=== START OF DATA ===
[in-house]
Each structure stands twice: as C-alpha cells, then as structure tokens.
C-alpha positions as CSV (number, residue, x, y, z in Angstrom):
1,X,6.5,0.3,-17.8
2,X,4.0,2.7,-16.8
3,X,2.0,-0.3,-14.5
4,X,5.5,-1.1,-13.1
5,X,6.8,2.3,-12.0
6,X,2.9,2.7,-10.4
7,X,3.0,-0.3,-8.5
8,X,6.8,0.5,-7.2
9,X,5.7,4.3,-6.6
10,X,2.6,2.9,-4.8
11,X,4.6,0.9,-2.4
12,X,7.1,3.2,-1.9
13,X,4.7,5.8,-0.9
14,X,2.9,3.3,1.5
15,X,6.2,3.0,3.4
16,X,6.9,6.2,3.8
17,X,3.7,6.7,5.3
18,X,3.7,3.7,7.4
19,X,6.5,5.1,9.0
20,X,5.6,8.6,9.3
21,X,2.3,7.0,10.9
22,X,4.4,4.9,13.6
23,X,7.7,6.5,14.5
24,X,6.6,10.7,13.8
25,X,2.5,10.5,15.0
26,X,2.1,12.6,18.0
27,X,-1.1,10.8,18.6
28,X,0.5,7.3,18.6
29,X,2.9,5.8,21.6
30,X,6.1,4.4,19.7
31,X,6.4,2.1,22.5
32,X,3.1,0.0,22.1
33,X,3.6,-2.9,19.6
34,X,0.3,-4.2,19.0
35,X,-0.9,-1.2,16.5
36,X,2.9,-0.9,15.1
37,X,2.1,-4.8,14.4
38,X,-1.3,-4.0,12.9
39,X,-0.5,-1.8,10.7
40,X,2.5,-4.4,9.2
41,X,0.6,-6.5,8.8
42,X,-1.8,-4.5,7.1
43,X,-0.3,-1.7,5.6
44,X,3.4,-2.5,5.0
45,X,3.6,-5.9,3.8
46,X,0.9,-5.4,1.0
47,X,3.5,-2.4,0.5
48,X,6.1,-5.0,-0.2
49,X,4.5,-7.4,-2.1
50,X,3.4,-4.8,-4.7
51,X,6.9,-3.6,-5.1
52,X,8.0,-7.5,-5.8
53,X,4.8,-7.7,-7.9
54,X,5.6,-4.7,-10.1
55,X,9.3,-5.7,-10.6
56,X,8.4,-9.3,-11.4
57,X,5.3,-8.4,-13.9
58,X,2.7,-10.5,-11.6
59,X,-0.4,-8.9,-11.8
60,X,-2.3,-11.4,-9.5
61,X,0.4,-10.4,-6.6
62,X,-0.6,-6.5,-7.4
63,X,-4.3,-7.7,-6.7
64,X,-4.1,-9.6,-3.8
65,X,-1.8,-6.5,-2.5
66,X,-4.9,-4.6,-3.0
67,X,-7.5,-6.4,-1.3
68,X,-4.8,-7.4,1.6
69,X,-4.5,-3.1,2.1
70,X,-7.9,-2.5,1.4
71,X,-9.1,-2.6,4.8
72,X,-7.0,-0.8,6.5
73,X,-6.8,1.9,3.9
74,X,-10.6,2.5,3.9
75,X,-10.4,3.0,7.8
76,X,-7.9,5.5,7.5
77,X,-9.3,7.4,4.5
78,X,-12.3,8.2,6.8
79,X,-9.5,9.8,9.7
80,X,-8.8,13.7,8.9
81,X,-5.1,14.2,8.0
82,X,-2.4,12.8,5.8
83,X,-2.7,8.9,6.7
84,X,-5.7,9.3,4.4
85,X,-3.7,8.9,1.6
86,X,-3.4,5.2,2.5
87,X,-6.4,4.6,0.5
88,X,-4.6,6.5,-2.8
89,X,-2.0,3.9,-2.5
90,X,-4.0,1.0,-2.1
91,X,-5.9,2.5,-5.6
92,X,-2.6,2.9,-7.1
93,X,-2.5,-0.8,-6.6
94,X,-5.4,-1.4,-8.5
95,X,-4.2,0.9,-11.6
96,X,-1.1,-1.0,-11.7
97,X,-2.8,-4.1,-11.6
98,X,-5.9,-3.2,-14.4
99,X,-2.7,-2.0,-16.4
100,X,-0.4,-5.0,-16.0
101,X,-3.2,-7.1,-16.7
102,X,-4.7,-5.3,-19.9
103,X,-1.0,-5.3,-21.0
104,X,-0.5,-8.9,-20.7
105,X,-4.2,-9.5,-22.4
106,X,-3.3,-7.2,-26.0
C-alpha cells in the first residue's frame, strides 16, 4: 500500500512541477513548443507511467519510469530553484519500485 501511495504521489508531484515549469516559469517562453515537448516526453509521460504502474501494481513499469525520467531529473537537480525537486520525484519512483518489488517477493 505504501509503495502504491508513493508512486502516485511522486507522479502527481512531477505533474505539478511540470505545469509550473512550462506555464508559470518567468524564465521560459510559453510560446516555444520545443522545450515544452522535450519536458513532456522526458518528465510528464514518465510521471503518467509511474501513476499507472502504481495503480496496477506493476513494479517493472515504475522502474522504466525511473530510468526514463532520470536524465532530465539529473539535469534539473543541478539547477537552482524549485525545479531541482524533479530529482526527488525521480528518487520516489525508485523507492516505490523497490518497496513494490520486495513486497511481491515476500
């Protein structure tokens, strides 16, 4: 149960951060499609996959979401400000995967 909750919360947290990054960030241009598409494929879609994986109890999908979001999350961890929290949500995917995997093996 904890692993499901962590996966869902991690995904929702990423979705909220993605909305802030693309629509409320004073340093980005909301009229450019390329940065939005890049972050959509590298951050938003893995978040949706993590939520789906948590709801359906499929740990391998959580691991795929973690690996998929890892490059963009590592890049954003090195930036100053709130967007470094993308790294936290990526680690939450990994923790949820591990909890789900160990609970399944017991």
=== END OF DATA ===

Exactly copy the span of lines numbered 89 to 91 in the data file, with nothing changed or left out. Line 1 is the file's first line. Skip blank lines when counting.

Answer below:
86,X,-3.4,5.2,2.5
87,X,-6.4,4.6,0.5
88,X,-4.6,6.5,-2.8